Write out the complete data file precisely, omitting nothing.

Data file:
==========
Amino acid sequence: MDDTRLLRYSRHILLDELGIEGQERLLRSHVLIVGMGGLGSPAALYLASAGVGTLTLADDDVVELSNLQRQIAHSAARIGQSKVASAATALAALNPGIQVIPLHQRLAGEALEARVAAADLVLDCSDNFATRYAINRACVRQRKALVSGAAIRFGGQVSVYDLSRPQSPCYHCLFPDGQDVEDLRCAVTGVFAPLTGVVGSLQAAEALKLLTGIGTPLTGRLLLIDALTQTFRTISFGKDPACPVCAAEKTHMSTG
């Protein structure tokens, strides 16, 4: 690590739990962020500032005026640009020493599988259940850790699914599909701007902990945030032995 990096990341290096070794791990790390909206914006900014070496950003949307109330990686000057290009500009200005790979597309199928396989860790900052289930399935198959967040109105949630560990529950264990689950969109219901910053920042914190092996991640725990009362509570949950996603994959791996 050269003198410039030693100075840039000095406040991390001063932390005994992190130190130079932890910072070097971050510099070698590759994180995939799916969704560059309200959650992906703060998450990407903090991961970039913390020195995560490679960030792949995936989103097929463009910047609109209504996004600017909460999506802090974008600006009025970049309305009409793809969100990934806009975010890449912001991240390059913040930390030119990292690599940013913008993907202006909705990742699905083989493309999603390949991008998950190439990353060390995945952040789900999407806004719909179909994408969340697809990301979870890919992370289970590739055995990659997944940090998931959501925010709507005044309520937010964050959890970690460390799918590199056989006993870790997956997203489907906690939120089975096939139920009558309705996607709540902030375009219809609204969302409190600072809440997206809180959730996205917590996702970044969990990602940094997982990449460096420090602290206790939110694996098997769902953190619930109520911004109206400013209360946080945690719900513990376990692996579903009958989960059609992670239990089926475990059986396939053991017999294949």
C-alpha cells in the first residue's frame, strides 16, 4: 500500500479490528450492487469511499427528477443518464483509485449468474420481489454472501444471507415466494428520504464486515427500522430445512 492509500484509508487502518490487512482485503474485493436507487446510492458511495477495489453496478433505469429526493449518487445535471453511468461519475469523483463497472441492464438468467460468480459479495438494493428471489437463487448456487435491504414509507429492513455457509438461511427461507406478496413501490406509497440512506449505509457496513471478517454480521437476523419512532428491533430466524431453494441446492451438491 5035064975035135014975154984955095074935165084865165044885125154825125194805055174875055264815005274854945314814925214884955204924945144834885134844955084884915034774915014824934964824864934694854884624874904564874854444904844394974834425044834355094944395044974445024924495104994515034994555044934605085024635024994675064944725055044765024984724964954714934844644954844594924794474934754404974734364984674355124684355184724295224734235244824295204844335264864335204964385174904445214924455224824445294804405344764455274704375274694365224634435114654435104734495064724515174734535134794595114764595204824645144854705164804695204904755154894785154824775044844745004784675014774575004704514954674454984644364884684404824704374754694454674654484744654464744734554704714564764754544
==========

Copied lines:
Amino acid sequence: MDDTRLLRYSRHILLDELGIEGQERLLRSHVLIVGMGGLGSPAALYLASAGVGTLTLADDDVVELSNLQRQIAHSAARIGQSKVASAATALAALNPGIQVIPLHQRLAGEALEARVAAADLVLDCSDNFATRYAINRACVRQRKALVSGAAIRFGGQVSVYDLSRPQSPCYHCLFPDGQDVEDLRCAVTGVFAPLTGVVGSLQAAEALKLLTGIGTPLTGRLLLIDALTQTFRTISFGKDPACPVCAAEKTHMSTG
């Protein structure tokens, strides 16, 4: 690590739990962020500032005026640009020493599988259940850790699914599909701007902990945030032995 990096990341290096070794791990790390909206914006900014070496950003949307109330990686000057290009500009200005790979597309199928396989860790900052289930399935198959967040109105949630560990529950264990689950969109219901910053920042914190092996991640725990009362509570949950996603994959791996 050269003198410039030693100075840039000095406040991390001063932390005994992190130190130079932890910072070097971050510099070698590759994180995939799916969704560059309200959650992906703060998450990407903090991961970039913390020195995560490679960030792949995936989103097929463009910047609109209504996004600017909460999506802090974008600006009025970049309305009409793809969100990934806009975010890449912001991240390059913040930390030119990292690599940013913008993907202006909705990742699905083989493309999603390949991008998950190439990353060390995945952040789900999407806004719909179909994408969340697809990301979870890919992370289970590739055995990659997944940090998931959501925010709507005044309520937010964050959890970690460390799918590199056989006993870790997956997203489907906690939120089975096939139920009558309705996607709540902030375009219809609204969302409190600072809440997206809180959730996205917590996702970044969990990602940094997982990449460096420090602290206790939110694996098997769902953190619930109520911004109206400013209360946080945690719900513990376990692996579903009958989960059609992670239990089926475990059986396939053991017999294949």
C-alpha cells in the first residue's frame, strides 16, 4: 500500500479490528450492487469511499427528477443518464483509485449468474420481489454472501444471507415466494428520504464486515427500522430445512 492509500484509508487502518490487512482485503474485493436507487446510492458511495477495489453496478433505469429526493449518487445535471453511468461519475469523483463497472441492464438468467460468480459479495438494493428471489437463487448456487435491504414509507429492513455457509438461511427461507406478496413501490406509497440512506449505509457496513471478517454480521437476523419512532428491533430466524431453494441446492451438491 5035064975035135014975154984955095074935165084865165044885125154825125194805055174875055264815005274854945314814925214884955204924945144834885134844955084884915034774915014824934964824864934694854884624874904564874854444904844394974834425044834355094944395044974445024924495104994515034994555044934605085024635024994675064944725055044765024984724964954714934844644954844594924794474934754404974734364984674355124684355184724295224734235244824295204844335264864335204964385174904445214924455224824445294804405344764455274704375274694365224634435114654435104734495064724515174734535134794595114764595204824645144854705164804695204904755154894785154824775044844745004784675014774575004704514954674454984644364884684404824704374754694454674654484744654464744734554704714564764754544